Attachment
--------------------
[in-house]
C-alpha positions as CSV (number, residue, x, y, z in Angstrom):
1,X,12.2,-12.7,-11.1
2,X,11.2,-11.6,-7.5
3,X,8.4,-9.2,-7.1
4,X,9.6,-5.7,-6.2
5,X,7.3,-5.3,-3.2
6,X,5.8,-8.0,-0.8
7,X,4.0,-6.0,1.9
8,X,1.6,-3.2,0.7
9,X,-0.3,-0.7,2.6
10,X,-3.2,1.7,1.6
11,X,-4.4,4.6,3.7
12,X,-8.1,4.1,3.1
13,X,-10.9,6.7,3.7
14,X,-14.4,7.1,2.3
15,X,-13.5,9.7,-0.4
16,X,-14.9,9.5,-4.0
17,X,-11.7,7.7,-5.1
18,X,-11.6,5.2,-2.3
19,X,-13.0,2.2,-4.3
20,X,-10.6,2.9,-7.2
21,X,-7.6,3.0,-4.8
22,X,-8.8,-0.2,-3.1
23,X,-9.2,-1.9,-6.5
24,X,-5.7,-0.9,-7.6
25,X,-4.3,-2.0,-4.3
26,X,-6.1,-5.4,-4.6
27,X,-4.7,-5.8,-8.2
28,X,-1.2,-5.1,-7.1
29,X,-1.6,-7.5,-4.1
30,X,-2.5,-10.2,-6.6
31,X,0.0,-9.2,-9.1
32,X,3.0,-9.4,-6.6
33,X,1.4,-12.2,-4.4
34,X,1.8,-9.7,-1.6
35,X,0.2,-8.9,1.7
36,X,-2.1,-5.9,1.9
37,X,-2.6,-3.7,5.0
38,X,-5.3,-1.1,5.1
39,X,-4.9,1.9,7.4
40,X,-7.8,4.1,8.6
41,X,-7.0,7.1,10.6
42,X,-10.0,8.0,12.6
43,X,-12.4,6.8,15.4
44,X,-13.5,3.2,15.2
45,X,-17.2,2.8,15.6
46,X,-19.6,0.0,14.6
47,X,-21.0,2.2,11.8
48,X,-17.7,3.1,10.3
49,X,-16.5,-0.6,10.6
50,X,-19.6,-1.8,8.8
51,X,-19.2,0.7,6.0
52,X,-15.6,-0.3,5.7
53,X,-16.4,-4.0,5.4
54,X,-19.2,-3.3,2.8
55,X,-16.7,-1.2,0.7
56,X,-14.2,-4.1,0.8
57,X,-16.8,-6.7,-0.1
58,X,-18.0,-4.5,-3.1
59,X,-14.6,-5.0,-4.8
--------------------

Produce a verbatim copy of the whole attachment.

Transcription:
[in-house]
C-alpha positions as CSV (number, residue, x, y, z in Angstrom):
1,X,12.2,-12.7,-11.1
2,X,11.2,-11.6,-7.5
3,X,8.4,-9.2,-7.1
4,X,9.6,-5.7,-6.2
5,X,7.3,-5.3,-3.2
6,X,5.8,-8.0,-0.8
7,X,4.0,-6.0,1.9
8,X,1.6,-3.2,0.7
9,X,-0.3,-0.7,2.6
10,X,-3.2,1.7,1.6
11,X,-4.4,4.6,3.7
12,X,-8.1,4.1,3.1
13,X,-10.9,6.7,3.7
14,X,-14.4,7.1,2.3
15,X,-13.5,9.7,-0.4
16,X,-14.9,9.5,-4.0
17,X,-11.7,7.7,-5.1
18,X,-11.6,5.2,-2.3
19,X,-13.0,2.2,-4.3
20,X,-10.6,2.9,-7.2
21,X,-7.6,3.0,-4.8
22,X,-8.8,-0.2,-3.1
23,X,-9.2,-1.9,-6.5
24,X,-5.7,-0.9,-7.6
25,X,-4.3,-2.0,-4.3
26,X,-6.1,-5.4,-4.6
27,X,-4.7,-5.8,-8.2
28,X,-1.2,-5.1,-7.1
29,X,-1.6,-7.5,-4.1
30,X,-2.5,-10.2,-6.6
31,X,0.0,-9.2,-9.1
32,X,3.0,-9.4,-6.6
33,X,1.4,-12.2,-4.4
34,X,1.8,-9.7,-1.6
35,X,0.2,-8.9,1.7
36,X,-2.1,-5.9,1.9
37,X,-2.6,-3.7,5.0
38,X,-5.3,-1.1,5.1
39,X,-4.9,1.9,7.4
40,X,-7.8,4.1,8.6
41,X,-7.0,7.1,10.6
42,X,-10.0,8.0,12.6
43,X,-12.4,6.8,15.4
44,X,-13.5,3.2,15.2
45,X,-17.2,2.8,15.6
46,X,-19.6,0.0,14.6
47,X,-21.0,2.2,11.8
48,X,-17.7,3.1,10.3
49,X,-16.5,-0.6,10.6
50,X,-19.6,-1.8,8.8
51,X,-19.2,0.7,6.0
52,X,-15.6,-0.3,5.7
53,X,-16.4,-4.0,5.4
54,X,-19.2,-3.3,2.8
55,X,-16.7,-1.2,0.7
56,X,-14.2,-4.1,0.8
57,X,-16.8,-6.7,-0.1
58,X,-18.0,-4.5,-3.1
59,X,-14.6,-5.0,-4.8